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Shrubs

Shrub plants are a gardening must-have. These bushy plants are the ultimate garden fillers, and super versatile too. They can take pride of place as feature plants, unite a bare landscape, create a lush border or serve as a decorative pot plant. You’ll find an endless range of shrub plants at Flower Power, from varieties that reveal new foliage colours with the seasons to shrubs that brim with beautiful flowers and so much more.

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The best shrubs in Sydney at Flower Power

Shrubs are a garden essential. These hardy, bushy plants are the ultimate garden fillers and are super versatile: they can work as feature plants, create borders and boundaries, or work as a decorative and easy-to-grow pot plant. At Flower Power we have a huge range of flowering shrubs, Australian shrubs and shrubs for hedging and edging.

 

What are shrubs?

A shrub, which is also called a bush, is a small- to medium-sized perennial woody plant. They differ from herbaceous plants because they have persistent above-ground woody stems, and they are set apart from trees by their multiple stems and shorter height. They are usually less than six metres tall and never more than ten metres tall, and can be trimmed into hedges, neat forms or even novelty shapes. Species less than two metres tall are sometimes called subshrubs. Australian shrubs can be deciduous or evergreen, and can flower seasonally, year-round or not at all.

 

How to place shrubs in front yard

Large shrubs (and/or trees) are usually the first elements to consider in front-yard design. If you want to frame your house, think about planting taller shrubs or trees on either side of the front of your house. It will also give a new house a look of being established and soften the roofline. 

You could also consider replacing front walls or fences with shrubberies – they can be just as effective but living, breathing walls are usually more attractive than man-made materials. 

When deciding how to place shrubs in a front yard, remember that they are effective at creating driveway borders and separate zones within your front yard. You can use them to delineate garden beds from the lawn and lead people to the front door or around the side. On narrower walkways, opt for smaller shrubs so visitors don’t feel claustrophobic and are able to move without bumping into the bushes. Keep border bushes well-trimmed so the zones and walkways are clear and easy to navigate.

When considering what are shrubs useful for, it is also worth thinking about their visual properties. Use flowering shrubs in a front yard to add colour, create mass and a feeling of abundance. Because they are usually dense, bushy plants, they will instantly add a sense of plenty to the greenery in your garden. With the variety of colours, shapes, sizes and seasonal flowers available, you can choose bushes that visually work together and with the other plants in your garden for a pleasing aesthetic.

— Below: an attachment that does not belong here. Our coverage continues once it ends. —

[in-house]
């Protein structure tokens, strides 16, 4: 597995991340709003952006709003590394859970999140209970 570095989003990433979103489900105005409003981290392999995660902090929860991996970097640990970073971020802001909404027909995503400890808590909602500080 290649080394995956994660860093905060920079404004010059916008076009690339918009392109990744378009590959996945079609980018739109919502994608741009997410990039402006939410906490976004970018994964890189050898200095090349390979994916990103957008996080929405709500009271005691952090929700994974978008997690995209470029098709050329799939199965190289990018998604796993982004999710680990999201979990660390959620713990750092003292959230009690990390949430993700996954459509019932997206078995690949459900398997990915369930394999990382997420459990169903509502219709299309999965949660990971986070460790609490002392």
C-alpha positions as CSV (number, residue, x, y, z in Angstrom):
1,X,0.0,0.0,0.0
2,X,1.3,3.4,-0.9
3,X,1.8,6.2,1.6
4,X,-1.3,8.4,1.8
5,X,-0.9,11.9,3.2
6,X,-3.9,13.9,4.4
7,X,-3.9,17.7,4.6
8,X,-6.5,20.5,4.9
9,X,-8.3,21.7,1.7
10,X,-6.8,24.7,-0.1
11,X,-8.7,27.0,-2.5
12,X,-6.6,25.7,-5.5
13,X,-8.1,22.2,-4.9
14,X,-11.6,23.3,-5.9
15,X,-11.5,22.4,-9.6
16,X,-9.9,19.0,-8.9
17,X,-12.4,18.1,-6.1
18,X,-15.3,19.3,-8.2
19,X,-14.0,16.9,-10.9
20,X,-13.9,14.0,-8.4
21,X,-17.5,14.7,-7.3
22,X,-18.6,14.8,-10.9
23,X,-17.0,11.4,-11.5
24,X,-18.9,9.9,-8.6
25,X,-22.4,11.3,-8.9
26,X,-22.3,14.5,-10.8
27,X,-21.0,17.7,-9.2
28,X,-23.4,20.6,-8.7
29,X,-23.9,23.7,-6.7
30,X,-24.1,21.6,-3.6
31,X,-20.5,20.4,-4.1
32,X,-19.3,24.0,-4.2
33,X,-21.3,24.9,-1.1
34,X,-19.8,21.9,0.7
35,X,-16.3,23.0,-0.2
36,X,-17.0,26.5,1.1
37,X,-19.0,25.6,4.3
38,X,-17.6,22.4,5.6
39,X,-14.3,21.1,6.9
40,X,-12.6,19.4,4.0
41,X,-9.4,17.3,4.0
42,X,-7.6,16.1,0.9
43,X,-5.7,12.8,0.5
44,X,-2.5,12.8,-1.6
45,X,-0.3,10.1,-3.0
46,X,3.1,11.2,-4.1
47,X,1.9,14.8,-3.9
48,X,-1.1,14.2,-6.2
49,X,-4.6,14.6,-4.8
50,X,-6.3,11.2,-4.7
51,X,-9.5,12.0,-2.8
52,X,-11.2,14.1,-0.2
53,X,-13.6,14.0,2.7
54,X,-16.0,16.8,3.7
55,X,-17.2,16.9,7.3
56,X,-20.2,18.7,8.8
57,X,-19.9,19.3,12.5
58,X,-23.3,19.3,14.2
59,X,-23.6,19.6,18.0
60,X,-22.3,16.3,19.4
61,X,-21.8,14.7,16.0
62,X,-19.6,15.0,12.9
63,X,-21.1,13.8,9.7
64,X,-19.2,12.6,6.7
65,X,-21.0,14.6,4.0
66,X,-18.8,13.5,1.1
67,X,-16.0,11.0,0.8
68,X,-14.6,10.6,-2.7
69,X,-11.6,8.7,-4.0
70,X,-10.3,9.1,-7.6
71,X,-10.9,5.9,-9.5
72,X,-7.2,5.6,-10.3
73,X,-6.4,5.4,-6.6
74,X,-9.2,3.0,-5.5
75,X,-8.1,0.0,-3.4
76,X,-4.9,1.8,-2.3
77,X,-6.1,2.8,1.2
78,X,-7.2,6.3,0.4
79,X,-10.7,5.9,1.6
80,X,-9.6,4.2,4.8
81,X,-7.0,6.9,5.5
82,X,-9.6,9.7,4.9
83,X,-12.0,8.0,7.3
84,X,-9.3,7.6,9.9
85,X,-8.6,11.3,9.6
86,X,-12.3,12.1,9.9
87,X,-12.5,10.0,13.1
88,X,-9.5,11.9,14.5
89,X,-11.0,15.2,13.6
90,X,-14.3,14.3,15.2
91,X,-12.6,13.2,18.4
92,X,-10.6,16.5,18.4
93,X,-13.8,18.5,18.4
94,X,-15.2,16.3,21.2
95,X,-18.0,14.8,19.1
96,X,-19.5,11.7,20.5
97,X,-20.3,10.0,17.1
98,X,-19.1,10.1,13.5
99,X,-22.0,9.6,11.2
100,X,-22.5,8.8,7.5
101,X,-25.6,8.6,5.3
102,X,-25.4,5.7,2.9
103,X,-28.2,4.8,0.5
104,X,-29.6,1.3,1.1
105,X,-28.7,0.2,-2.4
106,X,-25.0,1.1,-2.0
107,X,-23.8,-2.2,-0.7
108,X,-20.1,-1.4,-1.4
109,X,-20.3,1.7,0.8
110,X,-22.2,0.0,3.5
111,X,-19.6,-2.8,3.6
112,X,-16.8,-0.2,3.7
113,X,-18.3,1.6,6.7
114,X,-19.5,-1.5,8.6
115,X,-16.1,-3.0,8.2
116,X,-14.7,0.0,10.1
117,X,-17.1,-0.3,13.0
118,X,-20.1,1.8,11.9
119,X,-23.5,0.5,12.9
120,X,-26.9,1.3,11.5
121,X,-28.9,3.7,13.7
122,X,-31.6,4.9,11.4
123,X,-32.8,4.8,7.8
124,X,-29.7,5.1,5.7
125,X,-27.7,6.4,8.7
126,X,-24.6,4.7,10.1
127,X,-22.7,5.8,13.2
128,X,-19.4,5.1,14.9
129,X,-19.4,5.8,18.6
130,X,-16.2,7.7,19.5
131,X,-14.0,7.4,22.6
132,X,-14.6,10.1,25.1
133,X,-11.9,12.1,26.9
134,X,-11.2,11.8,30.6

How often should you water shrubs?

It varies. Native Australian shrubs, which thrive in our climate, obviously require a lot less water than natives from other parts of the world where they may expect frequent rainfall or cool damp weather. Beyond that, you’ll need to consider the climate in your area from season to season and the conditions of your soil.

Because woody plants such as bushes and trees usually grow deeper root systems than flowers, it means they can draw water from a larger volume of soil. In general, if you get a bit of rain every week or two, these woody plants will probably be getting the water they need. If you have not had rain in a while, they will thrive with a deep watering every two to four weeks or more often in warmer weather.

If your shrubs are shallow rooted because your soil is compacted, for example, you should water deeply and less frequently to train the roots downwards. Ask a friendly Flower Power expert for advice on your specific shrub situation.

The most efficient way to water woody bushes is to slowly soak the soil, letting it penetrate deeply to wet the entire root system. If you apply the water too fast to dry soil, it will just run off. The easiest way to do this is to turn the hose on to a slow trickle and move it slowly from bed to bed. You can also use a drip irrigation system that lets water leak gradually along the entire length of the irrigation tubing, though you’ll need to make sure that plants with different water requirements are on a separate system.

How often should you water shrubs in winter versus in summer? As with other plants, water less in cooler weather and more frequently in hot, dry weather. Adding mulch around the base of your shrubs will help them to retain water. Look to the leaves or blooms on flowering shrubs for signs of over or underwatering: drying, curling, drooping and dropping off are all signs of too much or too little water. 

With a little trial and error and advice from a Flower Power horticulturalist, you’ll be able to maintain the proper moisture balance to ensure your shrubs thrive in your garden.

Check out our Garden Advice and Garden Diary pages online, or visit your nearest Flower Power store for advice and guidance on caring for your shrubs.

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